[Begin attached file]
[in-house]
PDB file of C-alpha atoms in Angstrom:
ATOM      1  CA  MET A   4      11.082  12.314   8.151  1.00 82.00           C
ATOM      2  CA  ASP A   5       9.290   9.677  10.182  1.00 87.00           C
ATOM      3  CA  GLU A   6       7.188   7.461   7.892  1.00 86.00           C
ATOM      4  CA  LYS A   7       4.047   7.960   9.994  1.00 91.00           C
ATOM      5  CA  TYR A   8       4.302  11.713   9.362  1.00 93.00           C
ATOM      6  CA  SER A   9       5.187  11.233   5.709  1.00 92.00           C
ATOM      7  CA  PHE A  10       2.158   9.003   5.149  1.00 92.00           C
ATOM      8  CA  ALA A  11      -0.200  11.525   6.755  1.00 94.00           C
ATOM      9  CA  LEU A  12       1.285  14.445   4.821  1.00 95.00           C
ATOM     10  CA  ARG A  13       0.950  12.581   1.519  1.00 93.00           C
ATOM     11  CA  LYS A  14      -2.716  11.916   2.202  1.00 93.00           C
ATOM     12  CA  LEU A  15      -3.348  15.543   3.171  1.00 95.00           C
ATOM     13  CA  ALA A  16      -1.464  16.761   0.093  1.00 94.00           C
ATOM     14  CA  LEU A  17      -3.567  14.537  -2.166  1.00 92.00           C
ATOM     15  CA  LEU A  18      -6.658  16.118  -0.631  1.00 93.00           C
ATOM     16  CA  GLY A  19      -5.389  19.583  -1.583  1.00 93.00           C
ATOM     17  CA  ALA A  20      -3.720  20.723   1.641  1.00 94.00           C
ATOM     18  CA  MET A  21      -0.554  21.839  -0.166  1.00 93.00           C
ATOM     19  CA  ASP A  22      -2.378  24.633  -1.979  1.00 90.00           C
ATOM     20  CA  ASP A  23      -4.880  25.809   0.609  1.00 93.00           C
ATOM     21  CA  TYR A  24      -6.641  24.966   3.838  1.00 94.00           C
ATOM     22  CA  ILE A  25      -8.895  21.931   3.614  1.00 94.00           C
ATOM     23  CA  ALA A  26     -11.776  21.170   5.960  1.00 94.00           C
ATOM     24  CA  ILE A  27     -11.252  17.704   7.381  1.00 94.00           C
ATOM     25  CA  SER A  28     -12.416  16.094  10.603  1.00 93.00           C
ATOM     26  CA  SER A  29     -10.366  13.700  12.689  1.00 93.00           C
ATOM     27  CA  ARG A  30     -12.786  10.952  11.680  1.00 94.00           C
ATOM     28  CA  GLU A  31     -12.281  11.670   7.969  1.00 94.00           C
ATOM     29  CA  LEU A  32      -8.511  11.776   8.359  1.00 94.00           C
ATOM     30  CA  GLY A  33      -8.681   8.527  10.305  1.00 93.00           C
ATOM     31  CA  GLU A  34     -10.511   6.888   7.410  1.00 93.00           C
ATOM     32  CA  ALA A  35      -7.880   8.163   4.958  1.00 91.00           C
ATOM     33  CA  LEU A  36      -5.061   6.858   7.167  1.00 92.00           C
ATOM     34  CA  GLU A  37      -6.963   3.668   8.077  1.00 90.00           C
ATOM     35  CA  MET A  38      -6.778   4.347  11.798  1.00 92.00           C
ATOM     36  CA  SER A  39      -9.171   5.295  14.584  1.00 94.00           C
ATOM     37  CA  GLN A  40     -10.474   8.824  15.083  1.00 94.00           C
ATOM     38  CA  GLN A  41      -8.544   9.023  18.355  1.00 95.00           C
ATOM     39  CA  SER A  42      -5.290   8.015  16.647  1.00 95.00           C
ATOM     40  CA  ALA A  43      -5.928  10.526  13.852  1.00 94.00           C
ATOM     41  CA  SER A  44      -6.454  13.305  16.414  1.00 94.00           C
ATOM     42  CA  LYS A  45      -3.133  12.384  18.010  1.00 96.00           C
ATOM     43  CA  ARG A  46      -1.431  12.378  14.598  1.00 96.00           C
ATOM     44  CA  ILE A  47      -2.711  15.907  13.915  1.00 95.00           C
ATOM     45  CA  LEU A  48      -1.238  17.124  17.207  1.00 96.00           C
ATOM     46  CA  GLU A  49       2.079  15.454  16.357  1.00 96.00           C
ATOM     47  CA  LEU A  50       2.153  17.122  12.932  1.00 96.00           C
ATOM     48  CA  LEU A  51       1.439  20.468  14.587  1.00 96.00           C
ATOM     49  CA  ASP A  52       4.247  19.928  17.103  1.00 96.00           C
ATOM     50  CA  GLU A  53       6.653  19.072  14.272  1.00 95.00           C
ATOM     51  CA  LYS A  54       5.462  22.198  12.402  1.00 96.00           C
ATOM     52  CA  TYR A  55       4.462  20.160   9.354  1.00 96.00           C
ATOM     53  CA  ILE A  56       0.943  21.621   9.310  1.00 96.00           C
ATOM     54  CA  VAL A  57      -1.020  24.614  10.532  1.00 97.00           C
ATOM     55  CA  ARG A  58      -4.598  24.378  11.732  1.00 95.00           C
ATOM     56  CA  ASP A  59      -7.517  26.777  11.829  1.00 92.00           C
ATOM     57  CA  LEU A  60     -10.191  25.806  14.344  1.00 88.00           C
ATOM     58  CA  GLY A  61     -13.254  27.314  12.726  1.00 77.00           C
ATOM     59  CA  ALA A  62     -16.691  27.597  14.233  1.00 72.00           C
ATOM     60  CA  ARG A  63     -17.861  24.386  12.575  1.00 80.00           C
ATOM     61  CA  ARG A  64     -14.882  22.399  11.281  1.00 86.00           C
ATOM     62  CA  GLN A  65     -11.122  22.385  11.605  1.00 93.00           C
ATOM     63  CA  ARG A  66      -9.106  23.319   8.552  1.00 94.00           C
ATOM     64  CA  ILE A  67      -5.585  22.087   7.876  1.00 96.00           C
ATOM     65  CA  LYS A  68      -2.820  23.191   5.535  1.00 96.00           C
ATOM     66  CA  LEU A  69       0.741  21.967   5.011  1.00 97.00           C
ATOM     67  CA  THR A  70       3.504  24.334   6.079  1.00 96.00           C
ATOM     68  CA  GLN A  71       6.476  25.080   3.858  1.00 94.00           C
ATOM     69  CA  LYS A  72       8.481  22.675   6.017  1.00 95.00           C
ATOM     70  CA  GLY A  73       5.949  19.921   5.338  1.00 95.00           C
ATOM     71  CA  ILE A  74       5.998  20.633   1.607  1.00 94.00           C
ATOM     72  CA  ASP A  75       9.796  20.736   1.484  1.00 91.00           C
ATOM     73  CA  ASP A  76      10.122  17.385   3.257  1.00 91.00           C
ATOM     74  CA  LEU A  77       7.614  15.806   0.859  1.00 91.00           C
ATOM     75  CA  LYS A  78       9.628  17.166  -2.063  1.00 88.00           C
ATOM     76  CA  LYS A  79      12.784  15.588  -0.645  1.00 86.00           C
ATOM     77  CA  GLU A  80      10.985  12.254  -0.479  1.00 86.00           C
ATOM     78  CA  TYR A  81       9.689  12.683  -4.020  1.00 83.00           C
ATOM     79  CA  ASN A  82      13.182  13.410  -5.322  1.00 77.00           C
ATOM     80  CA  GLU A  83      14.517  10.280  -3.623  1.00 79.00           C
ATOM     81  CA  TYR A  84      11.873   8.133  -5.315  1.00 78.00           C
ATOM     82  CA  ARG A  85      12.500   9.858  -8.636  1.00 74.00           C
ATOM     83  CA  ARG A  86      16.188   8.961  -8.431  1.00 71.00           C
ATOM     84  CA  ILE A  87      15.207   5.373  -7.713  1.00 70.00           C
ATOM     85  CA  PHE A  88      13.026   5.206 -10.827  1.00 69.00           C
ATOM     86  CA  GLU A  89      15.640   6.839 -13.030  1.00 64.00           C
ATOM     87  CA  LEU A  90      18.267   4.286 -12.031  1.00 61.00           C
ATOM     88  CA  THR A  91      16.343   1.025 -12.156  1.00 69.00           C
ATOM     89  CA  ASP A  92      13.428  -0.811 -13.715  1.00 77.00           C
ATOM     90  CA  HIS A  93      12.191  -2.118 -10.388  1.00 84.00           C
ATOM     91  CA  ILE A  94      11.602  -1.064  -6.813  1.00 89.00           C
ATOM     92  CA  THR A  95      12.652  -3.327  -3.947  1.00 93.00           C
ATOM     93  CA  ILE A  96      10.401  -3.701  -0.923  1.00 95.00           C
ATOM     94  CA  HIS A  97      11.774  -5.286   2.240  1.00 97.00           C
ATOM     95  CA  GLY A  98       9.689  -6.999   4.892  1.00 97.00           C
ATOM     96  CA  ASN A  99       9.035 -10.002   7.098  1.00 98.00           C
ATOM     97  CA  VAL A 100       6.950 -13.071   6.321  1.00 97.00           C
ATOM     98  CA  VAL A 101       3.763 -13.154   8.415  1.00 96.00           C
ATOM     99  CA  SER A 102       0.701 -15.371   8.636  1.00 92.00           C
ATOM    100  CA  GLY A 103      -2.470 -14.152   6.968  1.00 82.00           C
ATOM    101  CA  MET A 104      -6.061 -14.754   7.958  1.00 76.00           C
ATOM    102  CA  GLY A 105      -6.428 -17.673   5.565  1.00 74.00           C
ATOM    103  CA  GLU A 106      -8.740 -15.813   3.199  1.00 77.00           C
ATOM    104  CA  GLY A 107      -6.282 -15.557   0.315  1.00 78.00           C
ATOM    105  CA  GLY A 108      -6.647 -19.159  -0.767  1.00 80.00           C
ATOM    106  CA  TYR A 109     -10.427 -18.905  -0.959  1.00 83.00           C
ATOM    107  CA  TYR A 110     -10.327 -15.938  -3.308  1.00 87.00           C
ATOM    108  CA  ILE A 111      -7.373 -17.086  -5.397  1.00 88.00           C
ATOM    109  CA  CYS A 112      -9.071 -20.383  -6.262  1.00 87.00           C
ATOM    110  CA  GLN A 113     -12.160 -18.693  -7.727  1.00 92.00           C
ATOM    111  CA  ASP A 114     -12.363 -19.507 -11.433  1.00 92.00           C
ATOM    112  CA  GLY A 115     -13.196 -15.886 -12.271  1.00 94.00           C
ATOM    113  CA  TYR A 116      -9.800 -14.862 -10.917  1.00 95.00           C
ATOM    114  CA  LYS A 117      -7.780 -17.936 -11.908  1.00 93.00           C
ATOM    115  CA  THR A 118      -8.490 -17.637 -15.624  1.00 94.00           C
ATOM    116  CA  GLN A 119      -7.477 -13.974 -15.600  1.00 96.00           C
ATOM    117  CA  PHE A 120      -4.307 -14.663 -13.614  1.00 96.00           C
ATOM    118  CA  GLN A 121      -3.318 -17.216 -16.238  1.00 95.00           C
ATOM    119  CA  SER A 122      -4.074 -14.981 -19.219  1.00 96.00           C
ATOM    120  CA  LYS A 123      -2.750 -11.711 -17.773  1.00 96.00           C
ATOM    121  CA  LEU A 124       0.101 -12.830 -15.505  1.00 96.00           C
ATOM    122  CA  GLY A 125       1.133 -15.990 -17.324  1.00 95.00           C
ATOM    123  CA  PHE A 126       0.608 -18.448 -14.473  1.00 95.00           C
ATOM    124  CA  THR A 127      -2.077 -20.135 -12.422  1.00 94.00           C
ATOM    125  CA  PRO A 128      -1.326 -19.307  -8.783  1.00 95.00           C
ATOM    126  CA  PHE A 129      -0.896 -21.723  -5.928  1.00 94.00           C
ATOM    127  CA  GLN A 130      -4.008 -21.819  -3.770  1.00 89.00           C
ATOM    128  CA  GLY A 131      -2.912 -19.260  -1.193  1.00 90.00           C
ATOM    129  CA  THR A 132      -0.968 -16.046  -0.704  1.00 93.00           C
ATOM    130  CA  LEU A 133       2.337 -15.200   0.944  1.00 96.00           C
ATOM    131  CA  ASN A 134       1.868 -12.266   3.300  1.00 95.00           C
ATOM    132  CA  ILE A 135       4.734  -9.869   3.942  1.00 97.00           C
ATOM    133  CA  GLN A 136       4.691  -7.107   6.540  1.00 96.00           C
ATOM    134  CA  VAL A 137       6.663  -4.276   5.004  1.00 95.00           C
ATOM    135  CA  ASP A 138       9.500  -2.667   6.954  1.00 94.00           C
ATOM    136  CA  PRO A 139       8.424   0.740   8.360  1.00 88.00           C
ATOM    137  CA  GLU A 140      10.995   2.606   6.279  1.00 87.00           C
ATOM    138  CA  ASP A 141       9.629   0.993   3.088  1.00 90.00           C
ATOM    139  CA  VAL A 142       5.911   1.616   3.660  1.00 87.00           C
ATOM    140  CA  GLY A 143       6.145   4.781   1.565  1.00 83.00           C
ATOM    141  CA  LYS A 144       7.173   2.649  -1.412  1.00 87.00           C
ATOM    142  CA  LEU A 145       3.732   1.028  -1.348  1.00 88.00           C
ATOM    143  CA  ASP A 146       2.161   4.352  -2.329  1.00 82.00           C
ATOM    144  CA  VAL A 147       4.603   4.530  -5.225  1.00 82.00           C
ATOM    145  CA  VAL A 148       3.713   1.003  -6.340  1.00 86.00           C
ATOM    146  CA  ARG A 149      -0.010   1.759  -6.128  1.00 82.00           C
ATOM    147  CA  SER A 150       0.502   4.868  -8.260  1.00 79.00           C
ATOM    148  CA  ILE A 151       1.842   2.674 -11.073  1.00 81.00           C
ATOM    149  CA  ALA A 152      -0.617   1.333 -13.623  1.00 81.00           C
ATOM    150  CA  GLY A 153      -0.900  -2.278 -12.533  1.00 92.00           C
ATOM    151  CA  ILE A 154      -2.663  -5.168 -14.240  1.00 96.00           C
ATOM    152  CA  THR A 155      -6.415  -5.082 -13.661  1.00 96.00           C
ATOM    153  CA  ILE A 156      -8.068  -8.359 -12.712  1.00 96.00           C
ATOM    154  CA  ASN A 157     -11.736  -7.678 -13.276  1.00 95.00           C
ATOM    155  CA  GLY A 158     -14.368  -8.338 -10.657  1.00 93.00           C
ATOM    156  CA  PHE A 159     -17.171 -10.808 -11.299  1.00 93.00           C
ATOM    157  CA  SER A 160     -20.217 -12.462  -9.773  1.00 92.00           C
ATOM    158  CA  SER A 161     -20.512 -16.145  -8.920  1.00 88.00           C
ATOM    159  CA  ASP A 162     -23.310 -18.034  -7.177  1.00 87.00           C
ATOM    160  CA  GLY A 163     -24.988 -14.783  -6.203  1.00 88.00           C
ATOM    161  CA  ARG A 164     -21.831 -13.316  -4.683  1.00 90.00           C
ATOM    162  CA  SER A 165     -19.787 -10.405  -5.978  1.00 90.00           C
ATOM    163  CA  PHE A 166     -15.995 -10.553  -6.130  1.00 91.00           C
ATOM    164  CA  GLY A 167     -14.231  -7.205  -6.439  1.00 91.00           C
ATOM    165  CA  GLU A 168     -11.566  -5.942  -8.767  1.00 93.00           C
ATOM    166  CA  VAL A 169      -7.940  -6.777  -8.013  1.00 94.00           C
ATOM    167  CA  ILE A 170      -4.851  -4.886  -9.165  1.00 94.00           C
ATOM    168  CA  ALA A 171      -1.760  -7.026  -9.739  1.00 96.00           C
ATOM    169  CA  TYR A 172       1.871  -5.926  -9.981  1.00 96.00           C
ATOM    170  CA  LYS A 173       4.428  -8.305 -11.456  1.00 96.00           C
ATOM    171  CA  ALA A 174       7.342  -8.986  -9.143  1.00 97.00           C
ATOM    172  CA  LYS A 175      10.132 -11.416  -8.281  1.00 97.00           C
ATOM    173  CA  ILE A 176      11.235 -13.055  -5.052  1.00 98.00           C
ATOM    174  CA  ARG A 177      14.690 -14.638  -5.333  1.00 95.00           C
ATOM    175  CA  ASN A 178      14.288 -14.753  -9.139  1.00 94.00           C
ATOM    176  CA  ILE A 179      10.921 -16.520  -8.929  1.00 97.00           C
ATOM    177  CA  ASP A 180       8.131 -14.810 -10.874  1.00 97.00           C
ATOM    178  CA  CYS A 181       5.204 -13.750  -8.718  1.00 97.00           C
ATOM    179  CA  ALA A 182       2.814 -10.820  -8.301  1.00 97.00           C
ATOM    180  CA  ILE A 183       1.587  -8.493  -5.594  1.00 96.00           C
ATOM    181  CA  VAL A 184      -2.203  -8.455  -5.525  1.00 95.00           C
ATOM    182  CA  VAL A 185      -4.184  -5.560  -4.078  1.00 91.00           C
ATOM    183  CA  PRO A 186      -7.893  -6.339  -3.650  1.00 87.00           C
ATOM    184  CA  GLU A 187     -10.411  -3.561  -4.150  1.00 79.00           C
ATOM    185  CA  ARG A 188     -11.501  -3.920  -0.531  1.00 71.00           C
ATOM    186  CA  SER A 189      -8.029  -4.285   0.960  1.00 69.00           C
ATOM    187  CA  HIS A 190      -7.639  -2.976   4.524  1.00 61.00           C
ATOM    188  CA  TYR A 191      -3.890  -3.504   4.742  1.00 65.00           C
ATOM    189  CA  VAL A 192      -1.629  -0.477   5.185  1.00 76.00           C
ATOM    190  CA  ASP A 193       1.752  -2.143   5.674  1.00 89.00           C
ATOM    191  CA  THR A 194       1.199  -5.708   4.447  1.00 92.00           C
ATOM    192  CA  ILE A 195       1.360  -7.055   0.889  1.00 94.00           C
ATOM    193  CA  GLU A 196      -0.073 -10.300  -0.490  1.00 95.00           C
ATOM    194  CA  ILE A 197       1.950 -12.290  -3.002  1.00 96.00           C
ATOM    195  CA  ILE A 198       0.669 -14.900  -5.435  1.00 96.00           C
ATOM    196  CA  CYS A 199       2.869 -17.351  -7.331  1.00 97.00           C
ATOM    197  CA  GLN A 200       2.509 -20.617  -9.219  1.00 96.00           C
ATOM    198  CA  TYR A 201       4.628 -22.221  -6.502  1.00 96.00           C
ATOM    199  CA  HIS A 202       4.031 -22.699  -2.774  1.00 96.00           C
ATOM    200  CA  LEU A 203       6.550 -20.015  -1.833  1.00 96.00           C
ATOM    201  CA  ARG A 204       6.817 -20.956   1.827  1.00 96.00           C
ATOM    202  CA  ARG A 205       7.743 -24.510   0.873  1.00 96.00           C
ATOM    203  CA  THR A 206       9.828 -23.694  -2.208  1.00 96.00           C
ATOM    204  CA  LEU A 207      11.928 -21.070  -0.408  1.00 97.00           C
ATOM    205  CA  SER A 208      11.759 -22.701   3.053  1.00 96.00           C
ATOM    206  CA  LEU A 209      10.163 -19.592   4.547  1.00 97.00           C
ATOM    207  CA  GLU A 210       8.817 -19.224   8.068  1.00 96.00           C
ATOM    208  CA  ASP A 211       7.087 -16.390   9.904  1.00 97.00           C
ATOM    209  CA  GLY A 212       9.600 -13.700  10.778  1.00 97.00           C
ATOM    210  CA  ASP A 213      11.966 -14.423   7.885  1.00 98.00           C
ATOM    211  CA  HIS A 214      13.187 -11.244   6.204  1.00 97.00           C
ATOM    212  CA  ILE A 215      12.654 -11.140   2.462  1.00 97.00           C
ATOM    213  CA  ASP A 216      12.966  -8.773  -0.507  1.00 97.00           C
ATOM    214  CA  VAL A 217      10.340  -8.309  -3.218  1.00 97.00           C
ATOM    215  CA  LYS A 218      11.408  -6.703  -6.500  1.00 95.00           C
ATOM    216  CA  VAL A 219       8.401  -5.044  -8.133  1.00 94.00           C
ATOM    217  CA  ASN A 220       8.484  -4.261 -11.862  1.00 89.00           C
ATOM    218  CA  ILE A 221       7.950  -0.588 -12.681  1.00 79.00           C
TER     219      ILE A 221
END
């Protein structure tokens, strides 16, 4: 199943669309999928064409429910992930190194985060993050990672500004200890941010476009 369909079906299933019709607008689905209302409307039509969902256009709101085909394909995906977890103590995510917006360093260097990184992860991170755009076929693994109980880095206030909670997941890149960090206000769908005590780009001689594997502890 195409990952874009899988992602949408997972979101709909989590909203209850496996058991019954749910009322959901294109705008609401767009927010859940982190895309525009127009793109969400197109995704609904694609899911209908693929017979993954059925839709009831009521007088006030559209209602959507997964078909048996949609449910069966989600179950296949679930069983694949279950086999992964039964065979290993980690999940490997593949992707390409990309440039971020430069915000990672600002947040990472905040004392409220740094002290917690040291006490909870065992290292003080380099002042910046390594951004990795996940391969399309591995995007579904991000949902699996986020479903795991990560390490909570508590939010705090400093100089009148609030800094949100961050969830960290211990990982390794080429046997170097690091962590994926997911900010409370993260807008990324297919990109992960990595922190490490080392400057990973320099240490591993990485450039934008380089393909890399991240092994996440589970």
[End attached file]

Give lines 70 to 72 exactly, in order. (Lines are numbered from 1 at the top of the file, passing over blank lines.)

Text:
ATOM     68  CA  GLN A  71       6.476  25.080   3.858  1.00 94.00           C
ATOM     69  CA  LYS A  72       8.481  22.675   6.017  1.00 95.00           C
ATOM     70  CA  GLY A  73       5.949  19.921   5.338  1.00 95.00           C